But cancer also has it upside. Without cancer, I would have never witnessed the wonder of my wife founding the 46 mommas, a group raising money through St. Baldrick’s, an organization that is on track to beat the United States government this year in grant money for childhood cancer research. Without cancer, I would have never been able to grant a child’s one heartfelt wish through Make-A-Wish. Without cancer, I would never have the pleasure of helping other families through the pain of cancer in their own children. And without cancer, I would not have had the chance to see the hope each cancer parent holds that one day we will find a cure.

Peace and Grace,

Twitter: @gbworld

The Climb

I have always loved the song the Climb, which was made famous by Miley Cyrus. Today, I saw a post on FaceBook that cemented my view of the song. It sounds a lot like the battle our children go through when they are diagnosed with cancer. This picture says a thousand words to me:


Here is the entire video, if you want to watch the song:

Miley singing to young cancer patient

I am not sure who the little girl in the video is. The video was shot through a cell phone, or at least that is how it appears. It is quite obvious the little girl is going through some sort of medical treatment. The bald head and NG tube give it away. To me, it is fairly obvious the medical condition is some form of cancer. The bald head and NG tube give it away. Bald due to the cancer, NG tube due to the fact her throat is raw from the mucositis from her chemo treatments and the fact nearly everything solid causes a vomiting reflex.

These are not pretty words, but cancer is not pretty in children. It rips them apart and leaves them with lifelong effects. The treatment protocols, overall, are ancient in the cancer world, some dating back to the 60s. Sure there have been tweaks, but unlike adult cancer patients, who often have less damaging options, the children generally only have the options chemo, radiation and surgery.

My daughter Miranda was diagnosed on September 6, 2007 at the age of 3 with Ewing’s Sarcoma. Ewing’s is a cancer of the bones that affects about 250 people a year, primarily male children in their pre-teens and early teens. Miranda’s was an Askin’s tumor, which is a Ewing’s tumor of the soft tissue. Only 10% of the cases of Ewing’s are soft tissue. As only a handful of Ewing’s patients are under the age of five, and few in soft tissue, she was a very rare case. And today she lives. Unfortunately, so many we have met are not here with us today. Statistically speaking, this small child has an overall 80% chance of survival. If she has certain forms of tumors, her prognosis is worse. And, if her cancer is metastatic, especially to the lungs, or a diffuse brain tumor, she could well be gone today. That is the reality of this world.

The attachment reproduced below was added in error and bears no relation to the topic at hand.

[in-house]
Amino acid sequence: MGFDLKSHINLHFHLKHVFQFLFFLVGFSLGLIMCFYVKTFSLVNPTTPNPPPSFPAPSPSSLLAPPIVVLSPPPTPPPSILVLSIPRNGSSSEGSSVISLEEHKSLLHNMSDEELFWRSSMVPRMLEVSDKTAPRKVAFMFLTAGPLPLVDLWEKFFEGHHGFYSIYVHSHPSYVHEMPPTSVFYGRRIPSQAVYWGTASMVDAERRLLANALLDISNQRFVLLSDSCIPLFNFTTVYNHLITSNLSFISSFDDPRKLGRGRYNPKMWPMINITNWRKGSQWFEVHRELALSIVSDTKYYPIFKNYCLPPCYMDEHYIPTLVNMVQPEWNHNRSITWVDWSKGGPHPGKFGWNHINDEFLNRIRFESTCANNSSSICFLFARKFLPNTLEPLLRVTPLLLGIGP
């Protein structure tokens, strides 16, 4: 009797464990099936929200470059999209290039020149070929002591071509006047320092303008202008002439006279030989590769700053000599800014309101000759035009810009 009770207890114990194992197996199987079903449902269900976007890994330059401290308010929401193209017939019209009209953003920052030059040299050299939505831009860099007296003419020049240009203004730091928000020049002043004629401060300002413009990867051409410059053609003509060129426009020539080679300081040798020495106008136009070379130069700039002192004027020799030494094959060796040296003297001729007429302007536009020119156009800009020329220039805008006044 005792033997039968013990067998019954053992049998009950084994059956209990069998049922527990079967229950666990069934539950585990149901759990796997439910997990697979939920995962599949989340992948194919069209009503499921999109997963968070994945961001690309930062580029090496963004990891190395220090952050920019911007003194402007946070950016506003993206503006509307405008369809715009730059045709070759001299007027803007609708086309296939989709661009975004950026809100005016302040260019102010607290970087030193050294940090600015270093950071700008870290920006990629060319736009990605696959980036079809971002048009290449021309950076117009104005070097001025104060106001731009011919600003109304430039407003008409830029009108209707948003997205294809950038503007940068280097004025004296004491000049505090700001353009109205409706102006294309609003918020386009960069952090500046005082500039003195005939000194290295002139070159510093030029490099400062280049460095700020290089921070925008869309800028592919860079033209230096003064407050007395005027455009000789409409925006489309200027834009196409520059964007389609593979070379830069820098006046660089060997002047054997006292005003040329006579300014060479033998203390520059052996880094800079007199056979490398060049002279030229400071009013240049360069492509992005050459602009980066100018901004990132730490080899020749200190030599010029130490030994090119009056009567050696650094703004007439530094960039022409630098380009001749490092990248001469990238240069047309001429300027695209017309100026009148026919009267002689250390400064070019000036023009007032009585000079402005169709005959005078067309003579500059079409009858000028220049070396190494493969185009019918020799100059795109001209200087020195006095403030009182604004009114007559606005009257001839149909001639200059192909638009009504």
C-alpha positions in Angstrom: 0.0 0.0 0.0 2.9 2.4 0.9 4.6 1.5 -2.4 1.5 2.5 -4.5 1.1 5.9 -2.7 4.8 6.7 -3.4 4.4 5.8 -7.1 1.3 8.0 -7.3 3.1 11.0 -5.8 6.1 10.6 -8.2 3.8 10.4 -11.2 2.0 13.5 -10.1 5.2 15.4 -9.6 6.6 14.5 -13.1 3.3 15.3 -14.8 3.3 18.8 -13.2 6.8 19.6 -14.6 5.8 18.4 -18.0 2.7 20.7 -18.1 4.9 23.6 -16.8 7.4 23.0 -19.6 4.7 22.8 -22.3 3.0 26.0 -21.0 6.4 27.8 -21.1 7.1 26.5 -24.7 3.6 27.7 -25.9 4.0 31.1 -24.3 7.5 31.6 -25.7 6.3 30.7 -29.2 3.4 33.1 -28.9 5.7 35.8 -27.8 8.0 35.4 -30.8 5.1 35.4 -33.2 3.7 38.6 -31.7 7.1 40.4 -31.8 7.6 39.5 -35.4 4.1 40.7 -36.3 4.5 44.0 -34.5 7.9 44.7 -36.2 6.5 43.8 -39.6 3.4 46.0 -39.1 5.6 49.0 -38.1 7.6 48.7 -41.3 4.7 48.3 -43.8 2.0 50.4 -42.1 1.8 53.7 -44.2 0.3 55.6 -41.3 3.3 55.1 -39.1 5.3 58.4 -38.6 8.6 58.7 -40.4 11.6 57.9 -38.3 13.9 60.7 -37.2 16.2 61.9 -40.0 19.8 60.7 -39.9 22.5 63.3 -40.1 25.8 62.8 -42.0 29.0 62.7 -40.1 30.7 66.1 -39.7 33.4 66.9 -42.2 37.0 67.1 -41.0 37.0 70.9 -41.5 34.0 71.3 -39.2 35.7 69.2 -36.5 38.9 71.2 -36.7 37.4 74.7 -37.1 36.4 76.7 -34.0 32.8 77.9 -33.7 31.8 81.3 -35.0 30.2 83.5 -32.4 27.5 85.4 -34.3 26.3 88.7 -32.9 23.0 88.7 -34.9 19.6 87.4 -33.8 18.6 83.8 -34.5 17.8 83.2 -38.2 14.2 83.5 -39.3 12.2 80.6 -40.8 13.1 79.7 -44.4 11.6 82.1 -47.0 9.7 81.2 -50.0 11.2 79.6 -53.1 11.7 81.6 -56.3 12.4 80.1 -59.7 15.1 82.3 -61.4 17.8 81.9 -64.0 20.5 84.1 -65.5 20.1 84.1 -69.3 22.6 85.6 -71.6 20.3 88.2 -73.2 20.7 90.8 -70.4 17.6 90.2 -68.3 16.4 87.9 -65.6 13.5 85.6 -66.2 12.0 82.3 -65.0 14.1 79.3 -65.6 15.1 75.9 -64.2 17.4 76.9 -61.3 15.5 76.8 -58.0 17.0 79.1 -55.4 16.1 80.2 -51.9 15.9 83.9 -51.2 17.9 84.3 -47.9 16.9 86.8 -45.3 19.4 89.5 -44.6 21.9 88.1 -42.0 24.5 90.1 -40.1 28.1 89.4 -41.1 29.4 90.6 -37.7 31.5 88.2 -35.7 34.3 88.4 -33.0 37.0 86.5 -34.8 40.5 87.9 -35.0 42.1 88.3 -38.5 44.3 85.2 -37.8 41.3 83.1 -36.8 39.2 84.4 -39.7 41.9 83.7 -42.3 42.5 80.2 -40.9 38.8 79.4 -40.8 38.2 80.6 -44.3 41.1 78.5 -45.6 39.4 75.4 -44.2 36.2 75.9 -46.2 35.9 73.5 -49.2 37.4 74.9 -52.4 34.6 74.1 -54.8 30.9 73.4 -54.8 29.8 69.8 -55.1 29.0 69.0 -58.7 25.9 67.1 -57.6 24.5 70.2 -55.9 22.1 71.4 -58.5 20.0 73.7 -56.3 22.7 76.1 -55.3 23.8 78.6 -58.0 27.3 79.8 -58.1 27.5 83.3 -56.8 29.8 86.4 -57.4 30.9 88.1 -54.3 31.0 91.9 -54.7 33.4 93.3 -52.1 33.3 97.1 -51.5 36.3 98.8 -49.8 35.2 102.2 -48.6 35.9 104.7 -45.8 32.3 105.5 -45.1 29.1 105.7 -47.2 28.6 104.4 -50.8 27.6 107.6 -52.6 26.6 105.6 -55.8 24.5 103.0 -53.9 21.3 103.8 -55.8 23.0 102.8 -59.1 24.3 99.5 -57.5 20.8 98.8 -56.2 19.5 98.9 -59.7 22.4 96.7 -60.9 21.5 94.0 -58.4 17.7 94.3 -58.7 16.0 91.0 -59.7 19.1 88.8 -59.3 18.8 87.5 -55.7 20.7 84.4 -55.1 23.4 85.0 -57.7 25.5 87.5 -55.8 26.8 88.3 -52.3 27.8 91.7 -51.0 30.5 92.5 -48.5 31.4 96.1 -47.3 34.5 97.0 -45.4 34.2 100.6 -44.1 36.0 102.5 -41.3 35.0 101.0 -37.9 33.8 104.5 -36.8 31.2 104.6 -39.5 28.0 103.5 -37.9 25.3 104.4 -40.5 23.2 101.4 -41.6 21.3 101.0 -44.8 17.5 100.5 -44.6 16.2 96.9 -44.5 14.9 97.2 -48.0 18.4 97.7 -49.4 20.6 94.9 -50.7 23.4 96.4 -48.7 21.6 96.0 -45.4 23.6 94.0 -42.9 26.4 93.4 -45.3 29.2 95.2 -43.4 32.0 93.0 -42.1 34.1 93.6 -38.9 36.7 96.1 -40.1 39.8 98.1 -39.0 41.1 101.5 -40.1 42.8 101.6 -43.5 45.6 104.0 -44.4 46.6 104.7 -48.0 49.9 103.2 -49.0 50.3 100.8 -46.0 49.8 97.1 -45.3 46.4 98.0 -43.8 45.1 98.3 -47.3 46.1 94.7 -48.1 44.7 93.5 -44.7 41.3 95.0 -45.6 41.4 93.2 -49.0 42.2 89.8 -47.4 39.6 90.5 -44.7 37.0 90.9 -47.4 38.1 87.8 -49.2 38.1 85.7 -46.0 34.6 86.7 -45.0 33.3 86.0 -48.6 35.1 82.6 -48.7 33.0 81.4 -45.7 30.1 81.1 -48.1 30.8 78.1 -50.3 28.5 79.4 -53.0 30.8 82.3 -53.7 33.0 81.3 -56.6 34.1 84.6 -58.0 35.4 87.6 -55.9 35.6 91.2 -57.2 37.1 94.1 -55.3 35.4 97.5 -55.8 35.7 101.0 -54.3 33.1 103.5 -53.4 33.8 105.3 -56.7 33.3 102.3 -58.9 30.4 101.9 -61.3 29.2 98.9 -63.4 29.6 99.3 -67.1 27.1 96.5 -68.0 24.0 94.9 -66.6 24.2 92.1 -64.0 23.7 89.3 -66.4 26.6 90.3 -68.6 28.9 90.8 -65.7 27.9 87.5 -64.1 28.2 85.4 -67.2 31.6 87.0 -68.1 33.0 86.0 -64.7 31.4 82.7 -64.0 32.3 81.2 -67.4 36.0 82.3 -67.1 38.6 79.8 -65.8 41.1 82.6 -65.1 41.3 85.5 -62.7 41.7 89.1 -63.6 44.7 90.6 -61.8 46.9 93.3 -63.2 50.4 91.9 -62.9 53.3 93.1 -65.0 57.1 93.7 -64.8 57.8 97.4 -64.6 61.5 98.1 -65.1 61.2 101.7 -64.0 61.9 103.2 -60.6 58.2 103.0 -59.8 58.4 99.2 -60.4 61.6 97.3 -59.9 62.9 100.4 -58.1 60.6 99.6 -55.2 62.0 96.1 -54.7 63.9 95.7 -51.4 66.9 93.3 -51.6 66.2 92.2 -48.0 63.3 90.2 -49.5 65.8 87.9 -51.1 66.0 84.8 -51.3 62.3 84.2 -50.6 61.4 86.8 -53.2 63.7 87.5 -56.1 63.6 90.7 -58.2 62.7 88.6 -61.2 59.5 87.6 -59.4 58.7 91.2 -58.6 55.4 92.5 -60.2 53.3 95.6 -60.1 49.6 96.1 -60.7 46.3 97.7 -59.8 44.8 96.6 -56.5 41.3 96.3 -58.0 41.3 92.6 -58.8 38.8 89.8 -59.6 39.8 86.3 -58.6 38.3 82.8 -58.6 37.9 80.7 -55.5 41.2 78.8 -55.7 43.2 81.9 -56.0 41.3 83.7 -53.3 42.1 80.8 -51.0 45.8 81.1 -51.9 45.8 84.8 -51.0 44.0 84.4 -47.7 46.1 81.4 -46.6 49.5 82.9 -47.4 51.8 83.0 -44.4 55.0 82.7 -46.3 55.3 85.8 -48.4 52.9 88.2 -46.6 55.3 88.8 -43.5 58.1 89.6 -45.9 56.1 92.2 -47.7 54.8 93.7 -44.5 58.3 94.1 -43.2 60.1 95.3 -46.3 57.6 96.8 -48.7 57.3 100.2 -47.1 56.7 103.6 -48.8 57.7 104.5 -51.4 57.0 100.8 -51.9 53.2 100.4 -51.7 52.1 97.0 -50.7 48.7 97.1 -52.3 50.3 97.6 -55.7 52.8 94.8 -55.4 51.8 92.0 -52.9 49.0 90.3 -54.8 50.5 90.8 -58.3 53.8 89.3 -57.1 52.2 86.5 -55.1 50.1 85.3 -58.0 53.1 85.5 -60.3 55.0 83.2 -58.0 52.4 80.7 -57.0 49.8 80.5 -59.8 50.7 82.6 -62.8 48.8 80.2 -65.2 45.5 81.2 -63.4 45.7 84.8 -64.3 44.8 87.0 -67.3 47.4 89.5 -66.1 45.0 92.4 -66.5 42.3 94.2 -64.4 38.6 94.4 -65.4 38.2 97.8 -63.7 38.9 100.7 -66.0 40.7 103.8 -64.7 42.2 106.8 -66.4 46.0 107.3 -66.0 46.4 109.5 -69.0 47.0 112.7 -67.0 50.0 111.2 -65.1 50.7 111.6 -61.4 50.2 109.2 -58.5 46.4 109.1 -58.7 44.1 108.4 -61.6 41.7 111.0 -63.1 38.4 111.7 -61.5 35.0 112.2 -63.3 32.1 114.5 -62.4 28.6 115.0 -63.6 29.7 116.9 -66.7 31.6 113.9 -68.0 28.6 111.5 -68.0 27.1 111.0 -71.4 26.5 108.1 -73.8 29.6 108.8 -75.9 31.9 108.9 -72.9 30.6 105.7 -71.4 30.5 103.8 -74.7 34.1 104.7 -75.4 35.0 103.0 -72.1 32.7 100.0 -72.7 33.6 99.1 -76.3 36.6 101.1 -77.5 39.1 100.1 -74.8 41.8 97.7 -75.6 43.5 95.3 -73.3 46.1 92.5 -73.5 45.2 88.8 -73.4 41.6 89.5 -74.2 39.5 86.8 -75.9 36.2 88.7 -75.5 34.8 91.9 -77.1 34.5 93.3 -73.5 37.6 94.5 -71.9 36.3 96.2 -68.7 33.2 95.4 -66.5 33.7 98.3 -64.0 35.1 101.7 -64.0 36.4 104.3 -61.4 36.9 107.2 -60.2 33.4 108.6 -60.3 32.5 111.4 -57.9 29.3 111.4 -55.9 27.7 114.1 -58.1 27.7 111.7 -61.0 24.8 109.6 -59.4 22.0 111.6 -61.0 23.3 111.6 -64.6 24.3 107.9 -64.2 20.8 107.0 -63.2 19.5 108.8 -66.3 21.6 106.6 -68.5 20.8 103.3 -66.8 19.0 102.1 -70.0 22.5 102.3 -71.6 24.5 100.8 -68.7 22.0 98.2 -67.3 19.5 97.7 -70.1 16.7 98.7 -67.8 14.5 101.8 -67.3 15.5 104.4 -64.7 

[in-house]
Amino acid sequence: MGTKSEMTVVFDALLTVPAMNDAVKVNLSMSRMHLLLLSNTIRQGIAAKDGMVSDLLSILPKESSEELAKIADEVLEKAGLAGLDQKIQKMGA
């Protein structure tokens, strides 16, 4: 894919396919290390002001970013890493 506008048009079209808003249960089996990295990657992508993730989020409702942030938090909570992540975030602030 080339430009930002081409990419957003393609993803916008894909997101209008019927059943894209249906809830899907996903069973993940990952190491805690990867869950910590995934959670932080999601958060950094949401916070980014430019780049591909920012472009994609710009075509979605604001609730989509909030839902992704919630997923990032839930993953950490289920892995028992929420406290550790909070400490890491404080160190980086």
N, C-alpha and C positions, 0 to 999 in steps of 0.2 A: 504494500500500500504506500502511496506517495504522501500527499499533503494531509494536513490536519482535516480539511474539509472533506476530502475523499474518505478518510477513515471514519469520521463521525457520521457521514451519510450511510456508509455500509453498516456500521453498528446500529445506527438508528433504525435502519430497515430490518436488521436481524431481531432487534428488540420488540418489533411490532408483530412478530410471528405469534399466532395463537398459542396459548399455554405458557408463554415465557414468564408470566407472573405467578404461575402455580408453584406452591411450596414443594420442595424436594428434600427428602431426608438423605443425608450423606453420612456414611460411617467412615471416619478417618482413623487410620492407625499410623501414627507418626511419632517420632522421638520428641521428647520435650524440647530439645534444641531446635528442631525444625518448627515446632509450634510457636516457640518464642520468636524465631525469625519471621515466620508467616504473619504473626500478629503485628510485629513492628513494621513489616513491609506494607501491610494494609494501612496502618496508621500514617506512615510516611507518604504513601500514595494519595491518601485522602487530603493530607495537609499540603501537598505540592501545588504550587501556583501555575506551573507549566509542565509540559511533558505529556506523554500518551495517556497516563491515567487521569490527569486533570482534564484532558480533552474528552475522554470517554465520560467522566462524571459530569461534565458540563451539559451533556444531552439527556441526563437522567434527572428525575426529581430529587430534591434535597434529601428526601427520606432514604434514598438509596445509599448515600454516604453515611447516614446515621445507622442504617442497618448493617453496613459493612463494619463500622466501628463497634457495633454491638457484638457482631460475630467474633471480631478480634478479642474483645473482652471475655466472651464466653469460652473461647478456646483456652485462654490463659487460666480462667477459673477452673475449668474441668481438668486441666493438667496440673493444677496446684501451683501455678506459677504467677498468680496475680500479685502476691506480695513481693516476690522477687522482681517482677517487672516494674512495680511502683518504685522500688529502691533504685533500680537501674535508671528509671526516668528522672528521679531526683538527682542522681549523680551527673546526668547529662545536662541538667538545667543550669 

In September, my wife and 45 other women are shaving their heads for these little heroes. The event will take place in California in the Los Angeles area. Then they will appear on national television on Friday and work on getting on other television shows. The main goal is to raise awareness for a disease that is largely swept into the dark corners.

Peace and Grace,

Twitter: @gbworld

Everything Has a Cost; Make Sure What You Do is Worth It

I was talking to a coworker the other day about an initiative to save money on a project I am currently working on. He stated there is a cost to doing business and if the contract is written so the cost is higher than reward, you need to get out of that business. This got me to thinking about the song “Everything that Glitters is Not Gold” by the late Dan Seals, especially this part:

Everybody said you’d make it big some day
And I guess that we were only in the way
But someday I’m sure you’re gonna know the cost
’Cause for everything you win there’s something lost

We sometimes like to think there is a free lunch or that good things in life come without a price tag, but as long as you have to choose how to spend your 24 hours, you have to make trade offs. I am currently making some trade offs in being with my family to make more money, with the focus on spearheading our debt so we can live anywhere we like without the thought of having to focus on high paying jobs ever again. At the same time, I am keenly aware of a personal story of a man who traded his family for every promotion offered to him. If you choose to spend more time with your family, it will likely stop you from becoming a billionaire. Conversely, you might reach that billion dollar goal if you sacrifice your friends and family. Each person has to decide the currency they want to keep.

What makes this whole time currency tricky, is other people are determining the currency they are willing to put up for their goals. A good “salesman” is the person who can achieve their goals while helping others achieve their own goals. This leads us to:

Win-Win versus Lose-Lose

We often think of salespeople at the masters of maximizing what they want while minimizing what we get. I think a large part of this comes from dealing with particular types of salesmen (car salesmen come to mind). But this does not describe the good salesman.

One thing that good salesmen have in common is the ability to create win-win situations. Zig Ziglar stated it nicely when he said:

You can have everything in life you want, if you will just help other people get what they want

There are a couple of important takeaways, as this relates to “everything has a cost”

  • You have value and should not sell yourself for less than your value – the next topic
  • Your value goes up when you have proper synergy, whether this is just you and the right knowledge/tools or you are in a group